I have a couple TTL flashes (Nikon SB-910s) and also a a couple of PocketWizards but I see on the internet that there are triggers that support TTL and that confuses me. If I am understanding correctly, TTL is dependent on the focal point of your lens, so if TTL flash is sitting on your camera they yes TTL has a meaning because the flash is in the same distance from the subject as the focal point of your lens but when we take the TTL flash off camera and put it like two meters away then to me TTL is meaningless. If that assumption is correct then what do they even mean by Wireless Triggers that support TTL? In that case do they just mean you can manually set the power and zoom of each remote flash without having to walk to them? So basically just setting zoom and power remotely is what they mean by TTL triggers?


TTL is dependent on the focal point of your lens

This is not the case. Some flashes have an automatic zoom, which automatically adjusts to the focal length of the lens.

so if TTL flash is sitting on your camera they yes TTL has a meaning because the flash is in the same distance from the subject as the focal point of your lens

No, not necessarily. You can angle the flash in pretty much any direction, even to fire the light behind you, in the opposite direction that the camera is facing.

TTL takes all that into consideration, because it measures the flash exposure through the lens, as Detlev describes it.

If you angle the flash in any direction, at least those that I own stop the automatic zoom adjustment, because as you say: it makes no sense.

  • so TTL helps with two things: How much power and what zoom? and in cases that you said as an example, although its zoom won't be useful, still it is useful for calculation of power? – user1899082 Jun 5 '15 at 17:27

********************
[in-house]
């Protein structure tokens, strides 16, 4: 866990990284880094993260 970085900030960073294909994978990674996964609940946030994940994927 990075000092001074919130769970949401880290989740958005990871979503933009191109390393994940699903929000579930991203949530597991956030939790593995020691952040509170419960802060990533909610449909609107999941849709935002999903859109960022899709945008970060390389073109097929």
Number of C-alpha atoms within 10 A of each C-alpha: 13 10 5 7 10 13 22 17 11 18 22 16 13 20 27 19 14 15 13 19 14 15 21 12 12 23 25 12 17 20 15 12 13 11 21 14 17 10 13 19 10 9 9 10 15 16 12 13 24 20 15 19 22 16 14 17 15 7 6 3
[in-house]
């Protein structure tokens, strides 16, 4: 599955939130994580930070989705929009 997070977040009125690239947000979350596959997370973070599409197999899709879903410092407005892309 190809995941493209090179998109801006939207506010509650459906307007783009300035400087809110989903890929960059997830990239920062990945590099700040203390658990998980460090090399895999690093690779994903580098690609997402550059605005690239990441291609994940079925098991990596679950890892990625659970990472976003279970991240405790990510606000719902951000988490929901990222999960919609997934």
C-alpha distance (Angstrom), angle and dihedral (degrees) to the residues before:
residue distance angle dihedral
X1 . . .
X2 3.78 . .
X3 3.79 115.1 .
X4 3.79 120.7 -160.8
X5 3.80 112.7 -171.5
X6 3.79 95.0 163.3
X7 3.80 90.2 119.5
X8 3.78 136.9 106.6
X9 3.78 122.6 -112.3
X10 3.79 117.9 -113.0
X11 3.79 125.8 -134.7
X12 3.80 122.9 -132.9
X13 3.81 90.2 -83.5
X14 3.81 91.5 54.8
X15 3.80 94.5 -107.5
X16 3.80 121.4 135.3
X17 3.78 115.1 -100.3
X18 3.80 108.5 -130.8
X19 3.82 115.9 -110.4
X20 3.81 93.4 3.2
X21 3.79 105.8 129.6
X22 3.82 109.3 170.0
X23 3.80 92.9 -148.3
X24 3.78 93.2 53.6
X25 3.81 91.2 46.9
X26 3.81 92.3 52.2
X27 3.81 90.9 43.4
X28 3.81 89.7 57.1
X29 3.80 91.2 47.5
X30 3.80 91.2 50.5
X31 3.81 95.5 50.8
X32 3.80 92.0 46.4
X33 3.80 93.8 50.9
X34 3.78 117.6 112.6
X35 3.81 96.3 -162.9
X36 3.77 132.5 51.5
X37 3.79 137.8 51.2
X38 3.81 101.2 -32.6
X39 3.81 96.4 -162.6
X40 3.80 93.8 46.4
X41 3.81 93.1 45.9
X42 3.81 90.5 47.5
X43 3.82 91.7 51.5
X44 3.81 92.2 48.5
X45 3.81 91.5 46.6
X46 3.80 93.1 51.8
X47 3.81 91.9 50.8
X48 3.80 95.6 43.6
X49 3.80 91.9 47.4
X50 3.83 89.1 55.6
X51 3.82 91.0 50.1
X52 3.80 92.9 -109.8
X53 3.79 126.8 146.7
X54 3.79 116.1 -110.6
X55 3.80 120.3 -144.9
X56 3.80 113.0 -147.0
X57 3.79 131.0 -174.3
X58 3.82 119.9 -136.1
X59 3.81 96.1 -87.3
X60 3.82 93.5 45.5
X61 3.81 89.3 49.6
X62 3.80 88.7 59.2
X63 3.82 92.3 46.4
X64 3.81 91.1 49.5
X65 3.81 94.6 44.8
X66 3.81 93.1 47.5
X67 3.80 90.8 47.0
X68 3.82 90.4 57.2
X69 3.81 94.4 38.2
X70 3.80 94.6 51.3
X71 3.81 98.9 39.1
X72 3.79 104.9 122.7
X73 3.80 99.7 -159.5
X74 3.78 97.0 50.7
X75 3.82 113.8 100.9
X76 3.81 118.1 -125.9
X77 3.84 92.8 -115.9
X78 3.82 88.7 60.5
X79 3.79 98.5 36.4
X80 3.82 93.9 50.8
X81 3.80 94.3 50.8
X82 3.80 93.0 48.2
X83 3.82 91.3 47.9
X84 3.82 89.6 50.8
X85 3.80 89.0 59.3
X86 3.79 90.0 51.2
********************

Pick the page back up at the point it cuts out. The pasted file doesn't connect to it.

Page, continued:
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    sorry for the confusion, the zoom is not part of TTL, there are flashes that no zoom but still do TTL. TTL is just "firing a preflash to figure out the power setting for the flash on the actual exposure". I mentioned the automatic zoom because it is something that relies on what focal length is used. – null Jun 5 '15 at 17:30

TTL employs a pre-flash to calculate the power requirement for the main flash.

For that pre-flash it is irrelevant where the flash sits - if it is further away, less light reaches the target and the main flash is adjusted accordingly to output more power to obtain what "it" considers an appropriate exposure (taking into account any flash compensation as set by the user).


TTL simply means that the camera tells the flash to send out a "preflash" burst of light at a known brightness level that the camera can meter, so it can have a sense of how to set the flash power for the actual shot. Distance, focal point--it still just gets metered. Where the flash is doesn't really matter--the metering itself is still done from the camera.

However. TTL triggers aren't necessarily prized by off-camera flash shooters for supporting TTL function. TTL triggers communicate most of the full hotshoe electronic communication protocol--not just the sync signal, like manual triggers do. So, more of the on-camera function of an OEM flash can be used with a remote flash--like controlling the flash mode, or the manual power level or FEC adjustment with TTL remotely. HSS/FP can also be used. 2nd-curtain can be used. Adjusting settings on the flash remotely. These can be extraordinarily convenient, vs. having to walk up to each individual flash to adjust settings.

So, no, a TTL-capable radio flash trigger is not meaningless.

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